Funny '73 report on the US Navy's dolphins

It's not the dolphins that make this 1973 Morley Safer story so fun to watch-- it's the humans!

The animal theme of tonight's "60 Minutes Presents" broadcast sent us back to our show's archives to find the earliest animal stories our founding fathers tackled at this broadcast. That's how we found a 1973 piece, called "Dolphins Aweigh," about the U.S. Navy's Marine Mammal Program. It is laugh-out-loud funny in spots, but it's not the dolphins that make this old report so fun to watch-- it's the humans.

Great characters from a bygone era abound in this story, starting with what appears to be a surfer from "The Endless Summer" attempting to speak "dolphin." "Pooka emu-a yump!"

Reported by Morley Safer, the piece is an investigation into the Navy's use of dolphins, sea lions, and other marine animals in "top secret" military operations.

James Fitzgerald, a pioneer in dolphin research for U.S. intelligence in the 1960s and 70s, demonstrates how seriously the military took this endeavor. In this next clip, Fitzgerald refers to dolphins as "operating vehicles" that can travel at "a fuel rate of fifteen pounds of fish a day."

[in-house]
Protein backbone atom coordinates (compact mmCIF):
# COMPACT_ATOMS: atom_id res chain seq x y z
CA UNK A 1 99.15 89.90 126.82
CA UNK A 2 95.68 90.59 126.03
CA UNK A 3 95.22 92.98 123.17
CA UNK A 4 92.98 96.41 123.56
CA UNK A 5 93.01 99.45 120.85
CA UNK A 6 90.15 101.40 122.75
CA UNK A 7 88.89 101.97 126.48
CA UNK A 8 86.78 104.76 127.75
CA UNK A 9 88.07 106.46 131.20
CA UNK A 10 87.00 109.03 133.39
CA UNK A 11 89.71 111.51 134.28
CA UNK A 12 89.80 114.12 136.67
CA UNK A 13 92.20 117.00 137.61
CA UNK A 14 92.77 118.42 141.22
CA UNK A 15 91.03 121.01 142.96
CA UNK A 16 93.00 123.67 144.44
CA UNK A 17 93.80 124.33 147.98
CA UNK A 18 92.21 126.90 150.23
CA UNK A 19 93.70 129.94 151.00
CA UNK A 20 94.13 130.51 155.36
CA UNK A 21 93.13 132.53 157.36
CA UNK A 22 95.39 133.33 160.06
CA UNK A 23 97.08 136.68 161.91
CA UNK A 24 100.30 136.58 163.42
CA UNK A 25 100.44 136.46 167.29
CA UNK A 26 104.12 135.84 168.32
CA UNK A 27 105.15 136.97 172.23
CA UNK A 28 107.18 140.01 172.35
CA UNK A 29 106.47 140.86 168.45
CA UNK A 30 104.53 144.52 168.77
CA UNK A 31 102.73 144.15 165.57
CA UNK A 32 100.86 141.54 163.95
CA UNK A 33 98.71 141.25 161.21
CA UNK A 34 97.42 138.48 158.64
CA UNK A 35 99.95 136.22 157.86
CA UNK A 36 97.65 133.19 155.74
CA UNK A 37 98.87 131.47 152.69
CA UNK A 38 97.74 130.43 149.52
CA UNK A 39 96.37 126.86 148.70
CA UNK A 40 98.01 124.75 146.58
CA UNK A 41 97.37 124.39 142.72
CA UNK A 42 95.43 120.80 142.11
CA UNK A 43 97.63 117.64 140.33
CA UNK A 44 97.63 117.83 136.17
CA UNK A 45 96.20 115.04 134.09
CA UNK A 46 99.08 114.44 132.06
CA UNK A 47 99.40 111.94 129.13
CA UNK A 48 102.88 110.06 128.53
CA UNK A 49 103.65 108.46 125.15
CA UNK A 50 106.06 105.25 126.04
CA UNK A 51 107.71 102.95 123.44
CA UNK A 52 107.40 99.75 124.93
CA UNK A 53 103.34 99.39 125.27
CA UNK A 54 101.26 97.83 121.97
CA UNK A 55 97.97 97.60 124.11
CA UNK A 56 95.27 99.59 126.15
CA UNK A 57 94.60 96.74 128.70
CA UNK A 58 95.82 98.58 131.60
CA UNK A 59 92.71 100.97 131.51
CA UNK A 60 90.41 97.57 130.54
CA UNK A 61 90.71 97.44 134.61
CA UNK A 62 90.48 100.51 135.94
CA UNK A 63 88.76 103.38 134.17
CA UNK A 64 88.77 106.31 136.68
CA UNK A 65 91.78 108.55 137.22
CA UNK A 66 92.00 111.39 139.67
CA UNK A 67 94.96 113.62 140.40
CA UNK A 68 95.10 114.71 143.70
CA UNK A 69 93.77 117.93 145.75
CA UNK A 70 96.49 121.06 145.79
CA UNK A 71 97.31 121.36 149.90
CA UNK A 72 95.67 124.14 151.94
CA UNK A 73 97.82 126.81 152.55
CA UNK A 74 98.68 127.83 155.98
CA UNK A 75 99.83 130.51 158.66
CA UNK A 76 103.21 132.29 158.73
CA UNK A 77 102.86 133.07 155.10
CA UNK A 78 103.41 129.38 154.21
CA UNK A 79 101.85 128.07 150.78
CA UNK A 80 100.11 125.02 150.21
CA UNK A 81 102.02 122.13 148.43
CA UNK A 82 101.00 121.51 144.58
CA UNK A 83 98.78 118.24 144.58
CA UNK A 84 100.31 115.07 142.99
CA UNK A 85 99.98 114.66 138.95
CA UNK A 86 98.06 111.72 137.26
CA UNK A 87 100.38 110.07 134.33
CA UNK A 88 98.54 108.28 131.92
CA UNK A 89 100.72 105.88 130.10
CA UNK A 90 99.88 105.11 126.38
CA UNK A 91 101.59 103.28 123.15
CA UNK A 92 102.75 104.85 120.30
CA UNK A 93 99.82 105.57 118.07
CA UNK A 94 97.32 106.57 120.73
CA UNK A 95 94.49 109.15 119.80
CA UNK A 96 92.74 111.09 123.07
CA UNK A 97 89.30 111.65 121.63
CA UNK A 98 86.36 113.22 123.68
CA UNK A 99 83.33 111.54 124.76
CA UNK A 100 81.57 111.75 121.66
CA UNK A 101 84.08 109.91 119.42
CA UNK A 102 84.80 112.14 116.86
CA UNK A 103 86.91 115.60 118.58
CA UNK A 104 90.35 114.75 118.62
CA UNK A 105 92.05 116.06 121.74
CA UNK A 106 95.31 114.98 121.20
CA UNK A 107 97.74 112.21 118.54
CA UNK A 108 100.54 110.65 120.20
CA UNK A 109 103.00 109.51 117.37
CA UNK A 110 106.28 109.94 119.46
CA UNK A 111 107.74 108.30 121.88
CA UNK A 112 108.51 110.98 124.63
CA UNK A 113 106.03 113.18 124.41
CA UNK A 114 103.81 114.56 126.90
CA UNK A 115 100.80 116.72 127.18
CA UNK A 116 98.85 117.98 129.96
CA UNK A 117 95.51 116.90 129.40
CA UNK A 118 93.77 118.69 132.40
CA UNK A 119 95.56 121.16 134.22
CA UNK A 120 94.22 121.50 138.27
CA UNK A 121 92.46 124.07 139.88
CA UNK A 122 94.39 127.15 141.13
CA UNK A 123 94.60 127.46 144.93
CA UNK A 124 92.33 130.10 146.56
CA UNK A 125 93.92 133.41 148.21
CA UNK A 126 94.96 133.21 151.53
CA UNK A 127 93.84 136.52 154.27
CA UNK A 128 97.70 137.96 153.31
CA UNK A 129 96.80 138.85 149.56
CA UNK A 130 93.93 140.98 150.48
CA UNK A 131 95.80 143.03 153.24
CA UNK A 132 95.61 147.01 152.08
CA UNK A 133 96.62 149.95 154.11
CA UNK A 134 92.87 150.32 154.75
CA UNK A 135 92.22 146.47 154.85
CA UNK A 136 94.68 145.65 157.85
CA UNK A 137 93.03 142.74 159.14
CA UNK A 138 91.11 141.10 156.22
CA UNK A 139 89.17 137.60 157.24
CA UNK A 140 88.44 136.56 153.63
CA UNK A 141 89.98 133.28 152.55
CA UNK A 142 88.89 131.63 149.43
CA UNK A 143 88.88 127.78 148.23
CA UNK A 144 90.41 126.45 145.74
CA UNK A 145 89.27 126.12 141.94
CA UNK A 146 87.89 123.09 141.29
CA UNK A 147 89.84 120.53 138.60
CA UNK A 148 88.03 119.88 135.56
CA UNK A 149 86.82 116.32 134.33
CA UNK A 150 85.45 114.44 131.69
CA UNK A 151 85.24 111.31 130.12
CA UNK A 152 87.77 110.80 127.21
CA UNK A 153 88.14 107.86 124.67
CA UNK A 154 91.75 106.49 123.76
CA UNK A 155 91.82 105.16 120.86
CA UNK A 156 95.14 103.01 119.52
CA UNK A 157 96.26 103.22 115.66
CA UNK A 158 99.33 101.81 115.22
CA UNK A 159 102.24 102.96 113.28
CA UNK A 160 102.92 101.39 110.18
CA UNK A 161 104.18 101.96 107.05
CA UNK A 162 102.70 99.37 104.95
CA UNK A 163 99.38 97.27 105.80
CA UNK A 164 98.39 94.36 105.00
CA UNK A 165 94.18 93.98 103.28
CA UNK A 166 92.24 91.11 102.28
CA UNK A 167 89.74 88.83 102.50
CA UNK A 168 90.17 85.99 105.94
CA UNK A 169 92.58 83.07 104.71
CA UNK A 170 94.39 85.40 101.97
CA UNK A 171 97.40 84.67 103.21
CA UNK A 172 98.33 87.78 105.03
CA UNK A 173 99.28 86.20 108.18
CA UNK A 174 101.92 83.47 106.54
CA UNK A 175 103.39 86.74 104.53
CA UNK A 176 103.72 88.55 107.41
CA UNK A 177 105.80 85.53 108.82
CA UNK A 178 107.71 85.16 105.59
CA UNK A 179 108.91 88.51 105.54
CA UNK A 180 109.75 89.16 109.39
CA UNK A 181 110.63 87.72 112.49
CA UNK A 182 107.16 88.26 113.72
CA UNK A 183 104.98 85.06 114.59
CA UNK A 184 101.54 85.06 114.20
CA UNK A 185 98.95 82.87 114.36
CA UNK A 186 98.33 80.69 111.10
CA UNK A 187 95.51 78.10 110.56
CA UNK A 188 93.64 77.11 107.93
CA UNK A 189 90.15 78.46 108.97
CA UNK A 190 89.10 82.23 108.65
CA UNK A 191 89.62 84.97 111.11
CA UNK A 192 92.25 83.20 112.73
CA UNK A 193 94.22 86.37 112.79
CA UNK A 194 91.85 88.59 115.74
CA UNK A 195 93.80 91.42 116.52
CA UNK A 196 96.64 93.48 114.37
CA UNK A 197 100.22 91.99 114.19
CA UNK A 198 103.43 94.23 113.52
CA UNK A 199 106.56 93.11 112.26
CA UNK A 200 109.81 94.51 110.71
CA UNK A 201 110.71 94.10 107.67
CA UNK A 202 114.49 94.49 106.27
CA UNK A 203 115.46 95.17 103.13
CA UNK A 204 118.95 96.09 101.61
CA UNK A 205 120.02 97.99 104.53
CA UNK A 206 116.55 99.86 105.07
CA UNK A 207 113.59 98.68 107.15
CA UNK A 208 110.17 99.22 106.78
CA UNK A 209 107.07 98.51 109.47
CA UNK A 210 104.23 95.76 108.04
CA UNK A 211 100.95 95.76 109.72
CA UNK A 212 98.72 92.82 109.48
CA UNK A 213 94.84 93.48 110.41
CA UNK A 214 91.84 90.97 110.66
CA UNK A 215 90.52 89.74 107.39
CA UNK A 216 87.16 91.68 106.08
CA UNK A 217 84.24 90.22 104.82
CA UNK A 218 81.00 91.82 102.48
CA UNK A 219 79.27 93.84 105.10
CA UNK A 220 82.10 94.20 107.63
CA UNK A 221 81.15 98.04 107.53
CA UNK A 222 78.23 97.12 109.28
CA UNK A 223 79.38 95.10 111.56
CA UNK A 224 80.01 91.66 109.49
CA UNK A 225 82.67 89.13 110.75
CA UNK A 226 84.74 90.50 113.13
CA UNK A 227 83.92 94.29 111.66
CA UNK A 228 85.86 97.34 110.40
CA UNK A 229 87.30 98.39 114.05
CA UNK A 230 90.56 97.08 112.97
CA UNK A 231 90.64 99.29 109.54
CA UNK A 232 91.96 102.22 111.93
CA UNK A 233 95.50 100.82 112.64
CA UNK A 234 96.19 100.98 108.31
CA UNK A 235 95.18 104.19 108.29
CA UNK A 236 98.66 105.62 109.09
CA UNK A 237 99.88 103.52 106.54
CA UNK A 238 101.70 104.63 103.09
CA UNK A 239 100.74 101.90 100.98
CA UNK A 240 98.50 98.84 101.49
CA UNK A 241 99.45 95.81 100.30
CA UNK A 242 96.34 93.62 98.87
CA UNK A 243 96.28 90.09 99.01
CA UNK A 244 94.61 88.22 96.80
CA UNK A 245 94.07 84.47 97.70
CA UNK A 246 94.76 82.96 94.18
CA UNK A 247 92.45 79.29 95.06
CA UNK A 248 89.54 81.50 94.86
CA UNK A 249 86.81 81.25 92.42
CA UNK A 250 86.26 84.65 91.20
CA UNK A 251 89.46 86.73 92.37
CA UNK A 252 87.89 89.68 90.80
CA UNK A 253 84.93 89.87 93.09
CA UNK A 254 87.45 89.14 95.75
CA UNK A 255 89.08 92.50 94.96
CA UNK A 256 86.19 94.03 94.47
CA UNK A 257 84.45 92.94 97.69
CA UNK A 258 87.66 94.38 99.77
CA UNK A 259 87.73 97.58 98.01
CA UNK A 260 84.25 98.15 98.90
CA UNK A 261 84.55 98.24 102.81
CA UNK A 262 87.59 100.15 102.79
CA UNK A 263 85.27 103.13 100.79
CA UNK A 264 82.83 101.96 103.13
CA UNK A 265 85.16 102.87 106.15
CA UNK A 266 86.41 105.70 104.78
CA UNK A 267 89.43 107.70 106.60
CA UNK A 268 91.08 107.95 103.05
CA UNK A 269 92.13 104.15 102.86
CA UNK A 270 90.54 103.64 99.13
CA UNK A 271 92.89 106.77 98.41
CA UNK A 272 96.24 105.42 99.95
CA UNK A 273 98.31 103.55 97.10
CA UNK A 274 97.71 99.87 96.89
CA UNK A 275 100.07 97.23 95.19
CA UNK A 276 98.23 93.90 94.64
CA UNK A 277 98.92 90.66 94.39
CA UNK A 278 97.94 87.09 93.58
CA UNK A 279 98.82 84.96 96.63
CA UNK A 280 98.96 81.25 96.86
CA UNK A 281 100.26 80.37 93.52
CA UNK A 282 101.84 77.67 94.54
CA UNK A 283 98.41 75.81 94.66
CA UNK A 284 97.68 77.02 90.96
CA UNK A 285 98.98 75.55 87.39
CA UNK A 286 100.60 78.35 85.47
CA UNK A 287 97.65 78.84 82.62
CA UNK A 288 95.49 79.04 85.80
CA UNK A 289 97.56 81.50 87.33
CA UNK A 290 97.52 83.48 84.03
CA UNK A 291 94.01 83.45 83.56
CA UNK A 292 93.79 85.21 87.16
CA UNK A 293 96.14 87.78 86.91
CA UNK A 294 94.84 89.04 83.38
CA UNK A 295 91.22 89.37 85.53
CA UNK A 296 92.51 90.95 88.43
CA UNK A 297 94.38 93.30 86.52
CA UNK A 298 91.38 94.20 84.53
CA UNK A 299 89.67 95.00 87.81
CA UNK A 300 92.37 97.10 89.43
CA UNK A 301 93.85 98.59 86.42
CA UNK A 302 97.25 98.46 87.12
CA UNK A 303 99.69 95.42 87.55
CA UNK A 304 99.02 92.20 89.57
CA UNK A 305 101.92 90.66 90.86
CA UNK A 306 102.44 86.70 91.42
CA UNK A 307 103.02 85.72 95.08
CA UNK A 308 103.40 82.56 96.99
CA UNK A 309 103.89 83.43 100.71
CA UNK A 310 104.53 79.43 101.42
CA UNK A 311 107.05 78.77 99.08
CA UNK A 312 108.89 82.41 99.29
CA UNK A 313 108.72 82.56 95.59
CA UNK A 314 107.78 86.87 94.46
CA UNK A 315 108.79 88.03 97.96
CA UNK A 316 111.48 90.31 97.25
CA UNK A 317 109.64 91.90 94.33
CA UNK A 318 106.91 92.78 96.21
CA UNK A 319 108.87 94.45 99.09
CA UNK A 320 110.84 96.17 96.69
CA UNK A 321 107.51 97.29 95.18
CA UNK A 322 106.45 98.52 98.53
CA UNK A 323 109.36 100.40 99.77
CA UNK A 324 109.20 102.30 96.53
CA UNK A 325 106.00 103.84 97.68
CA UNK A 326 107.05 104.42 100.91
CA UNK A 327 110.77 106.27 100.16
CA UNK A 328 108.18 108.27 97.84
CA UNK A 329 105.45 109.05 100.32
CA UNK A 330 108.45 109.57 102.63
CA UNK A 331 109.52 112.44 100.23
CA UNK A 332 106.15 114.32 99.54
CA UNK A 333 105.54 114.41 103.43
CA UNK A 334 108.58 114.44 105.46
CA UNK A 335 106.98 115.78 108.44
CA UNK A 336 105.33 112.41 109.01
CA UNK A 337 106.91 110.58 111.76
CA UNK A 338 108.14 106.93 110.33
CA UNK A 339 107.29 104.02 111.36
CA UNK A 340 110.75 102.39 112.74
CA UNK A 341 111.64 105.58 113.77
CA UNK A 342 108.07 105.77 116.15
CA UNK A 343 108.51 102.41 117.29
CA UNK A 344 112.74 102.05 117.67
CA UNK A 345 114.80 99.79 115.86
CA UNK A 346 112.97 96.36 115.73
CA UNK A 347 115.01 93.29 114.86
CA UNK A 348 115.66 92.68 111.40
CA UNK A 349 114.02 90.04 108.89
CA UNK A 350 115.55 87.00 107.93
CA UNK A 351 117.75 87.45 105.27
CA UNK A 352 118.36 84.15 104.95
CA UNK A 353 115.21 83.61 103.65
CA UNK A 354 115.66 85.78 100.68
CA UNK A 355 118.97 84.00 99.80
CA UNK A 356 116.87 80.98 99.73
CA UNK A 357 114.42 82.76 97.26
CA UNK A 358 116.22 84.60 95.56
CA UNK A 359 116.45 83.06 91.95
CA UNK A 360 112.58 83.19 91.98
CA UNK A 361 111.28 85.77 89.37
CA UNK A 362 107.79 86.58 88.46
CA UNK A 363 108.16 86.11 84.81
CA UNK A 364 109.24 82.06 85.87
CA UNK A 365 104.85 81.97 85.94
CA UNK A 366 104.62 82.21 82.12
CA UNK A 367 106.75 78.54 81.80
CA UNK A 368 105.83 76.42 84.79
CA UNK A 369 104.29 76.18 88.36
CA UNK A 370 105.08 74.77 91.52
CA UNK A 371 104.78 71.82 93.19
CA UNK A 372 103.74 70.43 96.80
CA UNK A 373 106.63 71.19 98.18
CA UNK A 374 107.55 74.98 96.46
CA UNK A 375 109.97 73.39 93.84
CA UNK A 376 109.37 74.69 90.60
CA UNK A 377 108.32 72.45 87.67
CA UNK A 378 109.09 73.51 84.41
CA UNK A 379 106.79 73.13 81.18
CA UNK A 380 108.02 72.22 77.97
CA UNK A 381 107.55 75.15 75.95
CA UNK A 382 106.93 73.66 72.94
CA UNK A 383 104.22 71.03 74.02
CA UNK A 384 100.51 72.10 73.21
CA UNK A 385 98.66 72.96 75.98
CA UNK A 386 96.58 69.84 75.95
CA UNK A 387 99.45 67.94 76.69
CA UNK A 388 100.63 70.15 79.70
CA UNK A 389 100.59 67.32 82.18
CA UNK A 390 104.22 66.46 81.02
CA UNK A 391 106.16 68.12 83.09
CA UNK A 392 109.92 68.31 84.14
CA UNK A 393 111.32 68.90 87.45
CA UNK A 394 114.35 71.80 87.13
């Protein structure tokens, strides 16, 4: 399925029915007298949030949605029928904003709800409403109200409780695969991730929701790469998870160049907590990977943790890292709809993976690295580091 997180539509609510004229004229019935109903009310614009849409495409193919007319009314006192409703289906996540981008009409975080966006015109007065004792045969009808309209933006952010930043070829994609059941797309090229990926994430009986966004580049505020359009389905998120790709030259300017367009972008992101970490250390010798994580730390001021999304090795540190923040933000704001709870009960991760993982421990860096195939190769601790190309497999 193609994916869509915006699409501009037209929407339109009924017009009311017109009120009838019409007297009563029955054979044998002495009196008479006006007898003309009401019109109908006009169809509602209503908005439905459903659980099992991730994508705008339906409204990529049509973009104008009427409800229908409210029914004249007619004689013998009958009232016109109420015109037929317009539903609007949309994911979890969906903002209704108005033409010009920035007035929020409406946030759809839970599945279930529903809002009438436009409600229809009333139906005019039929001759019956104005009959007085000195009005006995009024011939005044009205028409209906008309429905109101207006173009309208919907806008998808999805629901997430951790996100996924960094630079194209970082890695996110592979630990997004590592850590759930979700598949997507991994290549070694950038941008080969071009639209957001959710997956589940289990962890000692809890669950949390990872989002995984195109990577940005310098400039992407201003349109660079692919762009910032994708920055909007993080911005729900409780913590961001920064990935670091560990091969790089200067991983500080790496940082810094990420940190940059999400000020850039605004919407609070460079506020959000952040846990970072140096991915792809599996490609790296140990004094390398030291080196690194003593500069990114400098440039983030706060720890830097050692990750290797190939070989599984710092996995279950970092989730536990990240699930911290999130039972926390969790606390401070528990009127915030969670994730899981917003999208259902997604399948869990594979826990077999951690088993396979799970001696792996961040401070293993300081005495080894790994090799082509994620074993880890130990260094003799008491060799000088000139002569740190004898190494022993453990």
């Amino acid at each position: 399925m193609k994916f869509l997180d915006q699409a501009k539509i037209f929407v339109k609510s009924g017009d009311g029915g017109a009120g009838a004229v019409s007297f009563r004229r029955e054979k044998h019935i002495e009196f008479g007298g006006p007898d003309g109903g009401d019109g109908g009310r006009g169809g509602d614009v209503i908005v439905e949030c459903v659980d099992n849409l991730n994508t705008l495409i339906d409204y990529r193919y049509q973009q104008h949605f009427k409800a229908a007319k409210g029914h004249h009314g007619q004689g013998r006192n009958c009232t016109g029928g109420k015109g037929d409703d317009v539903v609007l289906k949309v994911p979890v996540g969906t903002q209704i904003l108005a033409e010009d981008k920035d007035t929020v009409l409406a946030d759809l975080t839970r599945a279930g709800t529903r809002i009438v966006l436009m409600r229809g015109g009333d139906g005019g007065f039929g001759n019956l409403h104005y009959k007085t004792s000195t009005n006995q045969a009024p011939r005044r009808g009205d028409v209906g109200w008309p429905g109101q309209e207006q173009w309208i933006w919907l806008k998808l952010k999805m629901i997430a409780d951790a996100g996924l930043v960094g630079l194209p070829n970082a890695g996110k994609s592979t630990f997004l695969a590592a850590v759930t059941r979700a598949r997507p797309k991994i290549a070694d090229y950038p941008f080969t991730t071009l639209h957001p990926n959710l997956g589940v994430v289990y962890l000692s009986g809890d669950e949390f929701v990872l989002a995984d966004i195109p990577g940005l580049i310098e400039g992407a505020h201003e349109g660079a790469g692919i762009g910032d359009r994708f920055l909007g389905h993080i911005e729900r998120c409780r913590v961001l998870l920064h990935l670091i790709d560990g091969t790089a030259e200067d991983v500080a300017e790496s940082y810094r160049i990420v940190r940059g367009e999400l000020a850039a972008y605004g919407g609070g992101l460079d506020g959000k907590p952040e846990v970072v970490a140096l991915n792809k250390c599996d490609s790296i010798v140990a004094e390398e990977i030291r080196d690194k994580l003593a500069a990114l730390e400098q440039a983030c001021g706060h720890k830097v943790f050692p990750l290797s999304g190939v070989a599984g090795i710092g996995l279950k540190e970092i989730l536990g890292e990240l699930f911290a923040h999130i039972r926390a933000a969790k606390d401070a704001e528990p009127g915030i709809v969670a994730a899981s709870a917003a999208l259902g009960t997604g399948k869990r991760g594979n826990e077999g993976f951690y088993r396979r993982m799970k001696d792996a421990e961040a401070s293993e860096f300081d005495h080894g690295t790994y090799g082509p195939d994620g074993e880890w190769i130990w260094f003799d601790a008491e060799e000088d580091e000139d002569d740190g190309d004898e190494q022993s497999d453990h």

But perhaps our favorite 70s-era character in this piece is Harris Stone, a man referred to by colleagues at the Pentagon as "The Dolphin Czar."

Morley Safer is at his best, with cutaway expressions that are appropriately deadpan, as you'll see in the following clip. Here, "The Dolphin Czar" tells Morley how outraged he is by accusations that the Navy employs "kamikaze porpoises," dolphins supposedly trained to be suicide-bombers for the US Navy.

The Navy's Marine Mammal Program has deployed dolphins and other sea mammals in conflicts from Vietnam to Iraq, and it continues to operate today. But the program's official response to accusations that it trains so-called kamikaze dolphins remains the same as the Dolphin Czar's response (if a bit less impassioned) back in '73. "The Navy does not now train, nor has it ever trained, its marine mammals to harm or injure humans in any fashion or to carry weapons to destroy ships," states the Navy on its Marine Mammal Program website.

But that's not what Mike Greenwood, a behavioral psychologist with "top secret" Navy clearance, told Morley back in 1973. Greenwood is our final -- and favorite -- character of the piece. Here, Morley asks him whether dolphins and other sea mammals were used in U.S. military operations off the coast of Cuba.

To see the original report "Dolphins Aweigh" as it aired back in 1973, watch below.

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